President Donald Trump’s Department of Justice has sent documents to Congress requesting a suspension of the rules for habeas corpus, the right of a person who is arrested and to appear in an expeditious way before a judge to be formally charged.
Politico reported on the developments in a report on Saturday, detailing how they had examined documents for the request.
The writ of habeas corpus is sometimes called “the Great Writ” due to its importance. Without its recognition, a government entity can arrest individuals indefinitely, without charges of any kind or the chance to argue for their defense/release before a judge or a court of law.
The Trump administration made the request due to the current crisis the nation is facing concerning the spread of coronavirus, Politico reported.
The suspension of the rule is unlikely to be approved by Congress, due to the House of Representatives being under the control of Democratic lawmakers. However, it does highlight how the Trump administration is seeking broad authority and new powers under the current national crisis.
Congress must loudly reply NO.
“The Justice Department has quietly asked Congress for the ability to ask chief judges to detain people indefinitely without trial during emergencies.” https://t.co/B0TL8y6Sbh
— Justin Amash (@justinamash) March 21, 2020
A presidential administration need not seek Congress’ approval, either, for suspension of the Great Writ, although according to the Constitution, the only means by which it can be ignored is “in cases of rebellion or invasion” where “the public safety may require it.”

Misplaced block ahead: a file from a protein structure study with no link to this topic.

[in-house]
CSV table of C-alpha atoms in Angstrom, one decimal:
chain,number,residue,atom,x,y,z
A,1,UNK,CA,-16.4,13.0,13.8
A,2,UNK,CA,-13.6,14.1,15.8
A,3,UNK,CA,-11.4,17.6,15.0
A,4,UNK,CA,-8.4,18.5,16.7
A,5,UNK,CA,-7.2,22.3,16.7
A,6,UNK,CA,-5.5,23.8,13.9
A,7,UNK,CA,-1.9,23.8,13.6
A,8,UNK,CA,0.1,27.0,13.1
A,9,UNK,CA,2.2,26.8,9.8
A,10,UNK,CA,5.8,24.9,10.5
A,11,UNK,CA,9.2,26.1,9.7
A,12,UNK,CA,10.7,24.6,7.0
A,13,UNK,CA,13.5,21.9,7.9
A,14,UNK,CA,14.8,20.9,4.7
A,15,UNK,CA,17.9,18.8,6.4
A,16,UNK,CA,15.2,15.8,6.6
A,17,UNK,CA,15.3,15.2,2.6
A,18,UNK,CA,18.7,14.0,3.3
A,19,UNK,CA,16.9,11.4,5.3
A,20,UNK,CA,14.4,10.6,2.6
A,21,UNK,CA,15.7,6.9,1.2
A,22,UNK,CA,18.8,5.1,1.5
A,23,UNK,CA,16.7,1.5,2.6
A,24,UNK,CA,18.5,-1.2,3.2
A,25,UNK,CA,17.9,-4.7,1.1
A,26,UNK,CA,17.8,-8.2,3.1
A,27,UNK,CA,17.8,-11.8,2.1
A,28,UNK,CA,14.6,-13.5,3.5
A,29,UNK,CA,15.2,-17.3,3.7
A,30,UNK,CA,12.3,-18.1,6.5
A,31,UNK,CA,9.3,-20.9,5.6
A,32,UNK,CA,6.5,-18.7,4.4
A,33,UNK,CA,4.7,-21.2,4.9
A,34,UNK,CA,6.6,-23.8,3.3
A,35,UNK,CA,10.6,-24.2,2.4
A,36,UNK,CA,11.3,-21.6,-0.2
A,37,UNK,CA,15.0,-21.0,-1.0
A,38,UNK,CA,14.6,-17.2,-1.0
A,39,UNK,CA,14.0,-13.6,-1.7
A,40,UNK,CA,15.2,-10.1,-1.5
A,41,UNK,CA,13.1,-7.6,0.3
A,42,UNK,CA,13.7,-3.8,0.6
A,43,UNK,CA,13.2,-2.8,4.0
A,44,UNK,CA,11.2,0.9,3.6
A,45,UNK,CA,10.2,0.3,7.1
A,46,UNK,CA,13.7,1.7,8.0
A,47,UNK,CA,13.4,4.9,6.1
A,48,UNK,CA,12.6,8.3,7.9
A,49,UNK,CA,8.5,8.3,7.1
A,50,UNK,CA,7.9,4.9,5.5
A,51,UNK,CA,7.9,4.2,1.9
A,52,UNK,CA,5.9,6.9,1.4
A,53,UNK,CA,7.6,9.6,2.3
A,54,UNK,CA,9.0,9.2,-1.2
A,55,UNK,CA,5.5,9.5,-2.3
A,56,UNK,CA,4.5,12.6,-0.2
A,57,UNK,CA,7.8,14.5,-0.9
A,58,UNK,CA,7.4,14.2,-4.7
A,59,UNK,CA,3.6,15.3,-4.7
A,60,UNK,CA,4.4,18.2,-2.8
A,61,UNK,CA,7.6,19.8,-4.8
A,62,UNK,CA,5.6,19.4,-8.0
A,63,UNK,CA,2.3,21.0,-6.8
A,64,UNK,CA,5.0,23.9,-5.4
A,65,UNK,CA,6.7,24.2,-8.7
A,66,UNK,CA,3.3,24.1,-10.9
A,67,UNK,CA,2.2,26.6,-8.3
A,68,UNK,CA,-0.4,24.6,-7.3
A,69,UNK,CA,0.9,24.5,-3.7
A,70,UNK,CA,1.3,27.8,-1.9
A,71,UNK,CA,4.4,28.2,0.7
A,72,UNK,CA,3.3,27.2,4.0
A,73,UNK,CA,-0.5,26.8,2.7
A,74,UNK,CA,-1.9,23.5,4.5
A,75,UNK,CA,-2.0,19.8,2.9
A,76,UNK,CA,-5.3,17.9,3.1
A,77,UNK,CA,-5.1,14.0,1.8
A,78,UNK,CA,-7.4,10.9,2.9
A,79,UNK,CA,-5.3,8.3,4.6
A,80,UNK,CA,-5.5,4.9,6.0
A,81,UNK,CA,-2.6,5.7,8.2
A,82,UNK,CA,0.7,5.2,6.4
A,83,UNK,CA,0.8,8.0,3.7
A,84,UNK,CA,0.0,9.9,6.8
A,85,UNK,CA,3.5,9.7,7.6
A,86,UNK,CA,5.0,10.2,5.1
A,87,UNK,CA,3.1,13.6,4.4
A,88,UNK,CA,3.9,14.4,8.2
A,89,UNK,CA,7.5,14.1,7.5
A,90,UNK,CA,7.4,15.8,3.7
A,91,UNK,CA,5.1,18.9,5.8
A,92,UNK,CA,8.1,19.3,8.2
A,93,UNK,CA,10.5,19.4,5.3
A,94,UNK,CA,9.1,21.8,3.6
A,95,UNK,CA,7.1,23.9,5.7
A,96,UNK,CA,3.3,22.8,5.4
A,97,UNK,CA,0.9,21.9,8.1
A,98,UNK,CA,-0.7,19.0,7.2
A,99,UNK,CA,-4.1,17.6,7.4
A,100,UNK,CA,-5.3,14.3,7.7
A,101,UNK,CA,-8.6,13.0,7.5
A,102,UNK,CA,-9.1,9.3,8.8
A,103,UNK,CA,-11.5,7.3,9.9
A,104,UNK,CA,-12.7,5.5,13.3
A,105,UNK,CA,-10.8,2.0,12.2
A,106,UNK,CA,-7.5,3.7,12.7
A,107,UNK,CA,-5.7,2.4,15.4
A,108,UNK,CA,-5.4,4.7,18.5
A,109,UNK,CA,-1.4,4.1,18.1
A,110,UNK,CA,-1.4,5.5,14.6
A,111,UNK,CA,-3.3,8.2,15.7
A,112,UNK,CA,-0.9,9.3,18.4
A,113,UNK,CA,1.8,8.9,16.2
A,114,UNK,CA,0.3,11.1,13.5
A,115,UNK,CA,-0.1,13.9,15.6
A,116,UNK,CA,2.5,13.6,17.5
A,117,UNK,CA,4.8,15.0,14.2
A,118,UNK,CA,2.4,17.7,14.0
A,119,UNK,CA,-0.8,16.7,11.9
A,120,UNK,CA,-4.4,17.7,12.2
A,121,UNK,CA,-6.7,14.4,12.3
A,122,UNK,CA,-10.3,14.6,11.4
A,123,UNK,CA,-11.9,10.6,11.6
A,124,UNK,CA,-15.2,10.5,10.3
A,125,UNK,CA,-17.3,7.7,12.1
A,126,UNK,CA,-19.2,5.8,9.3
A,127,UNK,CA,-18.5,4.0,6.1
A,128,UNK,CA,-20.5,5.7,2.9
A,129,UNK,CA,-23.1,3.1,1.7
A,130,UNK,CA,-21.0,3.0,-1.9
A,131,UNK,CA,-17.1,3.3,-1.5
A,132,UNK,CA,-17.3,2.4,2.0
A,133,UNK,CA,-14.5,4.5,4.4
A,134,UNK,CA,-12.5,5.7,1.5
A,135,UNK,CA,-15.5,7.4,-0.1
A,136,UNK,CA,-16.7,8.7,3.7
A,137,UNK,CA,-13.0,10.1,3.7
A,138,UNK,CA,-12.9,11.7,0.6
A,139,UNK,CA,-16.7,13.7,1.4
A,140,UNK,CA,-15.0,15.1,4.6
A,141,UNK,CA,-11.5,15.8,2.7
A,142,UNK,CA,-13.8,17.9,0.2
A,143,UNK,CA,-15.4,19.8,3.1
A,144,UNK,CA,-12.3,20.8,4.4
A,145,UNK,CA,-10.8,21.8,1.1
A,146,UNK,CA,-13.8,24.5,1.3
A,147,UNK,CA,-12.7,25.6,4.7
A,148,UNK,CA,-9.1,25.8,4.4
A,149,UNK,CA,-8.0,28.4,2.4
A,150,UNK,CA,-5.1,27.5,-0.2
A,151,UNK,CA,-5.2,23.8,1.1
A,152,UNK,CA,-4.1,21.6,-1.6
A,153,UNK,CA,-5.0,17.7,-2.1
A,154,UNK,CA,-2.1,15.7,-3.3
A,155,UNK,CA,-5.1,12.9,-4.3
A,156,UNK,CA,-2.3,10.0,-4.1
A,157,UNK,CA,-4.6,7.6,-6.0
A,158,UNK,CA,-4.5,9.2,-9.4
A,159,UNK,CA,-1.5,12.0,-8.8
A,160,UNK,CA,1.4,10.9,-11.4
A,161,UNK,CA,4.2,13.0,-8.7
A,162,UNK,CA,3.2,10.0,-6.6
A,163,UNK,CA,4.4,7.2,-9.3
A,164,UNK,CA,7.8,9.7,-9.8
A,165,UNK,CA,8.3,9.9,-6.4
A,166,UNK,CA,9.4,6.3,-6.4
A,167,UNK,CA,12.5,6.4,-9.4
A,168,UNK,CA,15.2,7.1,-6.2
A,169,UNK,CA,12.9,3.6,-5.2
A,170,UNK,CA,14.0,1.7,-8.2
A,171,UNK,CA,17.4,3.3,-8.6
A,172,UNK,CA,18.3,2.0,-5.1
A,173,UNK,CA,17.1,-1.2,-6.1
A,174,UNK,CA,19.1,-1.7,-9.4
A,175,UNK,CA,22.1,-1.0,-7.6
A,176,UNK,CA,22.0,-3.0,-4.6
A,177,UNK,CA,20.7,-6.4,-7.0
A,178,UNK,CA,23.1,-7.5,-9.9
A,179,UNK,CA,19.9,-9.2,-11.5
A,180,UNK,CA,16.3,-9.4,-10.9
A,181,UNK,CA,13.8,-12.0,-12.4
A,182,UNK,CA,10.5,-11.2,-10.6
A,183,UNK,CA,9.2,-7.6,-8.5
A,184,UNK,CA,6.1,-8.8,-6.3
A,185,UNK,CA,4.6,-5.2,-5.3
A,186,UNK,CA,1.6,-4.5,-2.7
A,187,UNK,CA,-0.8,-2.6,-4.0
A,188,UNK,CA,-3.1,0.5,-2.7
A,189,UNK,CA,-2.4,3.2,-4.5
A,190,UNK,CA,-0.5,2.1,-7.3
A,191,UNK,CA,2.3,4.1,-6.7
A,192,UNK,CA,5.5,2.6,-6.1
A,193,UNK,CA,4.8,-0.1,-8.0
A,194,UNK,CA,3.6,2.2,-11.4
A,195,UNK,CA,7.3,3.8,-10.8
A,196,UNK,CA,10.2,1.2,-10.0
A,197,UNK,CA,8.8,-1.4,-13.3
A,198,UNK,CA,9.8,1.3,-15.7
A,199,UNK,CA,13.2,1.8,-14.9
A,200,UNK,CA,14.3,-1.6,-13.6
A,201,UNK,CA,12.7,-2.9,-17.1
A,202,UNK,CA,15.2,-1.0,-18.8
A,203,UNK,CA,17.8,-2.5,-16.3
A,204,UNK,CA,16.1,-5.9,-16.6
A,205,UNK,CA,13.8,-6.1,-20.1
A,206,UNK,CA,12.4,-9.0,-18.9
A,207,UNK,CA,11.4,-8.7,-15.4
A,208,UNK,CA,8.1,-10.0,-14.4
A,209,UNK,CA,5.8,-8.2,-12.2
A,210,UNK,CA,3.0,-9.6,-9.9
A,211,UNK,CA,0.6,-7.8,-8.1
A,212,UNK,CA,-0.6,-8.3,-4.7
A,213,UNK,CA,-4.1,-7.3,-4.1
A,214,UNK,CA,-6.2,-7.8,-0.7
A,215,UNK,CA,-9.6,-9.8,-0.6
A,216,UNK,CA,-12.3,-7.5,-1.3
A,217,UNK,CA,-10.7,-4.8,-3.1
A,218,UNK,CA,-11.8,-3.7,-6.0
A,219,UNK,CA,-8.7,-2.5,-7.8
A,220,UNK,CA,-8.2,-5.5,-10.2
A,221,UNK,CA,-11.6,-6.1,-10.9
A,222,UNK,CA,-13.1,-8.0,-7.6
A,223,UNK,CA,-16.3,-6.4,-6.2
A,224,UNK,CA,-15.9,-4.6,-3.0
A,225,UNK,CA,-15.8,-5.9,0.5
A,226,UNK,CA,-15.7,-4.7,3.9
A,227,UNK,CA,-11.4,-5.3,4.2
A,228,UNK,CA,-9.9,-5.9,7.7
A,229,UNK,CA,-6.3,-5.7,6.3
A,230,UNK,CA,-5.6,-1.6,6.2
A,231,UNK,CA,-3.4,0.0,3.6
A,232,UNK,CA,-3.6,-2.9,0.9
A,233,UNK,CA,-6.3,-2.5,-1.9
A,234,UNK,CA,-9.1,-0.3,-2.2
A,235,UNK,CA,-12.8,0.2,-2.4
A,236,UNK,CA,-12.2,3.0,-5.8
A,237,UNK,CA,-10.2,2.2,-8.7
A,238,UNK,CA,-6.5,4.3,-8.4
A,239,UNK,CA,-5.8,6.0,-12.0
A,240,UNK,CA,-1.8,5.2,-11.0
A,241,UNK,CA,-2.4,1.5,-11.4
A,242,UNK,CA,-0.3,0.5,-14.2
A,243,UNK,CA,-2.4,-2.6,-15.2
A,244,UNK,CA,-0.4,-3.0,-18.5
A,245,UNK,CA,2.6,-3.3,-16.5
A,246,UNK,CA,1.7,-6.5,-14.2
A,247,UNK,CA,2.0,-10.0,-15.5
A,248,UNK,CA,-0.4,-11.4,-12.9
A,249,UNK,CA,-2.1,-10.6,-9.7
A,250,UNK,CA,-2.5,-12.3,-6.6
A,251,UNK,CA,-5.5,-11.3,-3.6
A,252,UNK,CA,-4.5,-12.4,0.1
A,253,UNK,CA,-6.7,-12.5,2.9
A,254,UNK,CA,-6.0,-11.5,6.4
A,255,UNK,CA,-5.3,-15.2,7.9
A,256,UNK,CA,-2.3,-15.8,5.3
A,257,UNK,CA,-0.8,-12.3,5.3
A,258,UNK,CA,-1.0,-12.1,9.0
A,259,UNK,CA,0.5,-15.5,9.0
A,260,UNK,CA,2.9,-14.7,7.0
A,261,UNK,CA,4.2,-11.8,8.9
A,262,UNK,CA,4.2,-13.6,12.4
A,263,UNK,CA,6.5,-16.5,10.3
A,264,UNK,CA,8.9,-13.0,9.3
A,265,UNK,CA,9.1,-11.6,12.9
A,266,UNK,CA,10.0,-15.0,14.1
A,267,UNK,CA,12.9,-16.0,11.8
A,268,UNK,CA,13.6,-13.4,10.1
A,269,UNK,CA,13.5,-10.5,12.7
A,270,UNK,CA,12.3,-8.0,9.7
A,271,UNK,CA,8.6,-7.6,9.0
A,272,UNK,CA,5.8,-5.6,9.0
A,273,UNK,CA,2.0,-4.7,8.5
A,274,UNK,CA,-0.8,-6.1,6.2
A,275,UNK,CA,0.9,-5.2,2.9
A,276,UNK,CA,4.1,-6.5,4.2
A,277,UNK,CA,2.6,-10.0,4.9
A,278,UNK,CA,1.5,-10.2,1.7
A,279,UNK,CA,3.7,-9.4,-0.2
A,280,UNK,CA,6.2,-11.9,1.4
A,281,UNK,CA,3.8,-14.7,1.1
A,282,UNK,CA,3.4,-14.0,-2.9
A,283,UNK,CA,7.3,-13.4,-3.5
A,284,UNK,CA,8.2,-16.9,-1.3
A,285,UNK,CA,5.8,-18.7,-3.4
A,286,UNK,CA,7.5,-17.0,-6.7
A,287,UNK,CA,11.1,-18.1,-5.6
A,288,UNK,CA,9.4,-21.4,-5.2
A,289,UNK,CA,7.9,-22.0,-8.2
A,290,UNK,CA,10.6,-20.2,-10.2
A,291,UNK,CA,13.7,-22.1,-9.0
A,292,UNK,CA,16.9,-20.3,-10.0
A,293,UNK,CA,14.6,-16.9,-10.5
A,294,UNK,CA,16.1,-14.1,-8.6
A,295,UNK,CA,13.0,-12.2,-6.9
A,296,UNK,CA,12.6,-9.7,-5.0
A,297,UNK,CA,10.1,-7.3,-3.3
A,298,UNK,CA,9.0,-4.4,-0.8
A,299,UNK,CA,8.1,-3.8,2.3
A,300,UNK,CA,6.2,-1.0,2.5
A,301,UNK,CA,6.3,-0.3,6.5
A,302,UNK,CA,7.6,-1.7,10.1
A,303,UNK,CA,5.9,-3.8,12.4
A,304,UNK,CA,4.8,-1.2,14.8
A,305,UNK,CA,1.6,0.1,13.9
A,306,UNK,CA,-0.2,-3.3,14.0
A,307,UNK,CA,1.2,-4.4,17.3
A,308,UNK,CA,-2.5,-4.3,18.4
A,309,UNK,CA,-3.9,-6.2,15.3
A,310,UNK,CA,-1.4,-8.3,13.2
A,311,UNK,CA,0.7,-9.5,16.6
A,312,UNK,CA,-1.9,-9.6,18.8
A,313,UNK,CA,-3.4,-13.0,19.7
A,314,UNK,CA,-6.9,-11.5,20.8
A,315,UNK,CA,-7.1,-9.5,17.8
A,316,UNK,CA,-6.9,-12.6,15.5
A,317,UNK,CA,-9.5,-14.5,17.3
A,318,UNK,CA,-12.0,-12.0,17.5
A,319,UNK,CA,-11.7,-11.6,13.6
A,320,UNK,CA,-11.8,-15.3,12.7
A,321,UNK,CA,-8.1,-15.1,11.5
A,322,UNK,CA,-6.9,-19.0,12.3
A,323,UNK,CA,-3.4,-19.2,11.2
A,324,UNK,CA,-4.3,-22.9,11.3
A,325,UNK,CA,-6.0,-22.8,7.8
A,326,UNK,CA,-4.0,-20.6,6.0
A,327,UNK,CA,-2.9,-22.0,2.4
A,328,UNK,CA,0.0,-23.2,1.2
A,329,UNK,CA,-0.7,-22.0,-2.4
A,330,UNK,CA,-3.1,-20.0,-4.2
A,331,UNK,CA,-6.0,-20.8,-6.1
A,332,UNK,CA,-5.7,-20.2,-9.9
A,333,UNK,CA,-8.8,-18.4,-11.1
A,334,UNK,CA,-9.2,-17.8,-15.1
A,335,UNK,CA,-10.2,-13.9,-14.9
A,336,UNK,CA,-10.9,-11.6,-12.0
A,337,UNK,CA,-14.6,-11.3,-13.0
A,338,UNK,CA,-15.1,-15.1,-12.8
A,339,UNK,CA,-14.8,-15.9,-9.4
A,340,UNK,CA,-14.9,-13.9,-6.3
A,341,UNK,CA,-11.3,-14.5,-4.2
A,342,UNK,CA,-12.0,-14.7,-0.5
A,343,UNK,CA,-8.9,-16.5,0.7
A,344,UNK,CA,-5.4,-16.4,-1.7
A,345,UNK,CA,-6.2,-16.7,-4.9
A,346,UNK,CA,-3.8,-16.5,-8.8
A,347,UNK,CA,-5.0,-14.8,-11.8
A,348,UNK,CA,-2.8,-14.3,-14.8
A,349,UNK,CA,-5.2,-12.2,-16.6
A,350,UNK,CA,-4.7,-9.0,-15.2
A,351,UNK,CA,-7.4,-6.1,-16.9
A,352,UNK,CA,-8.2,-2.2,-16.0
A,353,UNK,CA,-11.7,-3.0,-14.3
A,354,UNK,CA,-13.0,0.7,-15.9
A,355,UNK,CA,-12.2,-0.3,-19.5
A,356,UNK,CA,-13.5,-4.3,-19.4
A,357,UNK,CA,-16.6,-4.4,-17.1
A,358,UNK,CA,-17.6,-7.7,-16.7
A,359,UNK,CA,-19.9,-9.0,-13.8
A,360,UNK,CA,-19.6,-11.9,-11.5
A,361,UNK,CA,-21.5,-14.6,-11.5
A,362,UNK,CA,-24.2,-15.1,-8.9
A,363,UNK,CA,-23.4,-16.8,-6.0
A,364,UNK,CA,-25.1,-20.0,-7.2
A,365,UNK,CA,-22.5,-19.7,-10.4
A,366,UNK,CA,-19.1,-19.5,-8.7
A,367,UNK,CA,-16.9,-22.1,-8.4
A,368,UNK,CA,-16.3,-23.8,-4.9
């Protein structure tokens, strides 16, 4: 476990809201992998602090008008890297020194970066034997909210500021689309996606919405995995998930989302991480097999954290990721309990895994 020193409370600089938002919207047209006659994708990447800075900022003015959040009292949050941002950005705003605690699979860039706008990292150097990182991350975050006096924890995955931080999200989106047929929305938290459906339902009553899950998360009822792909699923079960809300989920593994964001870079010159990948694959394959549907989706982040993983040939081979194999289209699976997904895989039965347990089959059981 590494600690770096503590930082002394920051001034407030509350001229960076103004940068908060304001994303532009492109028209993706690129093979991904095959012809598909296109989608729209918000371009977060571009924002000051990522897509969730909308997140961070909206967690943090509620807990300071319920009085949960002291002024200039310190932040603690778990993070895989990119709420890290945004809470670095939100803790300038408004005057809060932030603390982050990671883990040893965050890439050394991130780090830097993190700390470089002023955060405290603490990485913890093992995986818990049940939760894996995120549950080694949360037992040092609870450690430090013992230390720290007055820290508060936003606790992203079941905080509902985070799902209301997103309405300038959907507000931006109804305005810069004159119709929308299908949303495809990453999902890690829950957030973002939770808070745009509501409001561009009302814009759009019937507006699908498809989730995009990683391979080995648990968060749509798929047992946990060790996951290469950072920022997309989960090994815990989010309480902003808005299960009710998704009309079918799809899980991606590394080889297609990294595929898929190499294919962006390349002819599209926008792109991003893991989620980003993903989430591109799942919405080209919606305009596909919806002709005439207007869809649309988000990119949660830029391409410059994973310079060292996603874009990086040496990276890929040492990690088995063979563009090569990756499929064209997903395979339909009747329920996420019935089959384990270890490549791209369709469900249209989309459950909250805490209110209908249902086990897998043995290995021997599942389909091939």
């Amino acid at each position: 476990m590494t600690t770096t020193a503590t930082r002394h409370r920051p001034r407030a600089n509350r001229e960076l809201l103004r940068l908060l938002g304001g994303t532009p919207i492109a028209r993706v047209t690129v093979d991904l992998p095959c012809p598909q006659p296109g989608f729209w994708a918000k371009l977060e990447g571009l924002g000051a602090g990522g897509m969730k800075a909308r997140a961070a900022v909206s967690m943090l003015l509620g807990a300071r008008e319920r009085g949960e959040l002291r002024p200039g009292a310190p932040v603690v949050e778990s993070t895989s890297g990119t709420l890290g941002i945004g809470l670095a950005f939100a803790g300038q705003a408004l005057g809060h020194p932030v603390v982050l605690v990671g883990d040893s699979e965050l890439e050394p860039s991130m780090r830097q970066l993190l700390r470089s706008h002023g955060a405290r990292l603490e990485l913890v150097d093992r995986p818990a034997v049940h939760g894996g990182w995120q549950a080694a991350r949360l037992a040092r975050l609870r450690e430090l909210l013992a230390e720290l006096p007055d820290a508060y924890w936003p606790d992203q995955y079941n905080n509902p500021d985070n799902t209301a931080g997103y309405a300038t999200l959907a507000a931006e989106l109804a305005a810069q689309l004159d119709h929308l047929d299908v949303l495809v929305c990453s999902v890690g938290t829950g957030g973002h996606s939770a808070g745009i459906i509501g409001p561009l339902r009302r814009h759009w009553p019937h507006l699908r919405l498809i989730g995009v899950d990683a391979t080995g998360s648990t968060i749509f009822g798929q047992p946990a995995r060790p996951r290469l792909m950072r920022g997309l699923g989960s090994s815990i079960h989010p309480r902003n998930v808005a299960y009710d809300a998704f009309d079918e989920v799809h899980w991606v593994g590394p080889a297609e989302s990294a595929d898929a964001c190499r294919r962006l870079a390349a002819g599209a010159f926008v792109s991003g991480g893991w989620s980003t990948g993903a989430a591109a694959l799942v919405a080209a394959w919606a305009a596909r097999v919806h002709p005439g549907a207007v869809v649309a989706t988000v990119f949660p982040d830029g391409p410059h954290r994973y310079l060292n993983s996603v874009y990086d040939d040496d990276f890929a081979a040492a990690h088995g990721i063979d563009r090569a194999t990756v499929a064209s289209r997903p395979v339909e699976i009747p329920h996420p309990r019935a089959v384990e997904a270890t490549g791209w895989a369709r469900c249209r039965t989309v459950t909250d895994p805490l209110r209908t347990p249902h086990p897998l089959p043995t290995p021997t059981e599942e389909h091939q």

So revered is the writ of habeas corpus that even President Abraham Lincoln was denied the ability of revoking it during the Civil War, although he continued to do so despite a Supreme Court order.
The moves by the DOJ have unnerved civil liberty experts.
Suspending the writ would mean “you could be arrested and never brought before a judge until they decide that the emergency or the civil disobedience is over,” Norman Reimer, executive director for the National Association of Criminal Defense Lawyers, told Politico. “That is something that should not happen in a democracy.”
Featured image credit: The United States Department of Justice/Wikimedia
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Chris Walker is a freelance writer based out of Madison, Wisconsin. A millennial with more than a decade of journalism experience, Chris aims to provide readers with the latest and most accurate news of national importance. Chris likes to spend his free time doing activities in his community with his family.